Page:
Wearing sweaters, cooking pizzas in a toaster oven and turning down the water heater are not popular rules at Aldena Pretty Weasel's Eagle Butte home, but they are necessary steps the single mother of six and grandmother has taken to conserve propane.
With propane at $2.05 a gallon, Pretty Weasel estimates that it's costing her almost $400 a month to heat her rented home.
"It's a continual worry," Pretty Weasel said. "You try to keep your heat down all day, but you go home, and it's cold, and you have to put your heat up. It's hard; it's really hard."
At home, everyone wears a sweater and wraps up in blankets.
An electric space heater helps take the chill off her granddaughter's bedroom.
The arrival of much colder Canadian air this week was the last thing Pretty Weasel needed.
If her heating costs go much higher, she'll be forced to make some hard choices.
"I will have to let a few things go," she said. "There's nothing else I can do.
But, compared to many people on the Cheyenne River Sioux Indian Reservation, where 50 percent of the people live below the poverty level, Pretty Weasel says she is fortunate.
"I worry about the people who don't have a job," she said.
Joe Brings Plenty, chairman of the Cheyenne River Sioux Tribe, talks with people almost daily who are living on $200 to $300 a month.
Brings Plenty recently alerted his tribal council that additional financial resources may be needed to help people make it through the winter.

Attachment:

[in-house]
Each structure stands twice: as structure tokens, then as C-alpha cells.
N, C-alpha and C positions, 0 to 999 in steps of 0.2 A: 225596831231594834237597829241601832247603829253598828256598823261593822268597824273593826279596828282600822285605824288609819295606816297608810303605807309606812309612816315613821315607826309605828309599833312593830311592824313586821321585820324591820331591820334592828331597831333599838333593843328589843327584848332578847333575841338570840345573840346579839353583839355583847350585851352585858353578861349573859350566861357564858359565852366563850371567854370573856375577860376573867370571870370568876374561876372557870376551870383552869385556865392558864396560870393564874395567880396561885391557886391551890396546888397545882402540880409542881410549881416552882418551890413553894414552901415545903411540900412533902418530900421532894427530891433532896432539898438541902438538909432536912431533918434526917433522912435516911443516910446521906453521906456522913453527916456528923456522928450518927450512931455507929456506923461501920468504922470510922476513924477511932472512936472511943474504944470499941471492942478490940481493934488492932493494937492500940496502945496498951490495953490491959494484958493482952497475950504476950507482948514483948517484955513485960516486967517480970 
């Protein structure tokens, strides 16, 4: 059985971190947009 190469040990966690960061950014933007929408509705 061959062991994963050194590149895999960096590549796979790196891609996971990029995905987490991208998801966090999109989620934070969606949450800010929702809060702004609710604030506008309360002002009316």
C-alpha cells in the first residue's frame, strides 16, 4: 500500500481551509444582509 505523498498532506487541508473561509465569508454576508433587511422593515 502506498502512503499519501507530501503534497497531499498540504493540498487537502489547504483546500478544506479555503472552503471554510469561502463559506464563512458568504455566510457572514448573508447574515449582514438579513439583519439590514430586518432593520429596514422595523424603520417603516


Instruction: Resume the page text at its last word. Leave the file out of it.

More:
"The prices and fuel isn't helping out any either," Brings Plenty said. "The remainder of this coming winter is a bad time for some of our folks."
The tribe has already exhausted its allocation of Low Income Home Energy Assistance Program funding and a $470,000 grant from CITGO Petroleum Corp. through the Citizens Energy Corporation, is almost exhausted, Brings Plenty said.
"It will maybe last us another week or two, but we still have the month of February, and the month of March is going to be cold, too," Brings Plenty said.
The U.S. Department of Health and Human Services has announced that South Dakota is receiving an additional $3.3 million in Low Income Home Energy Assistance Program funds, which includes $578,428 for South Dakota's nine tribes.
A CITGO donation has also picked up the slack on the Pine Ridge Indian Reservation, according to Robert Running Bear, data coordinator for the Oglala Sioux Tribe.
The tribe received more than $600,000 from CITGO, he said. Those funds were given to the nine tribal district government centers for distribution.
"My energy assistance money, I've reached the end now," Running Bear said about the Low Income Home Energy Assistance funds.
Running Bear used $700,400 of those funds.
"We were hit hard and spent that," he said. So far 2,403 families have received the low-income fund assistance.
The announcement of the additional funds was welcome news.
Running Strong For America Youth will match Low Income Home Energy Assistance Program funds with up to $5,000 for each of Pine Ridge's nine districts.
Last year, the program helped 1,030 families, according to Lauren Haas Finkelstein, Running Strong's executive director.
At Eagle Butte, the Cheyenne River Youth Project's office was swamped with members applying for heating assistance Jan. 15, which was the first day of their heating-assistance program.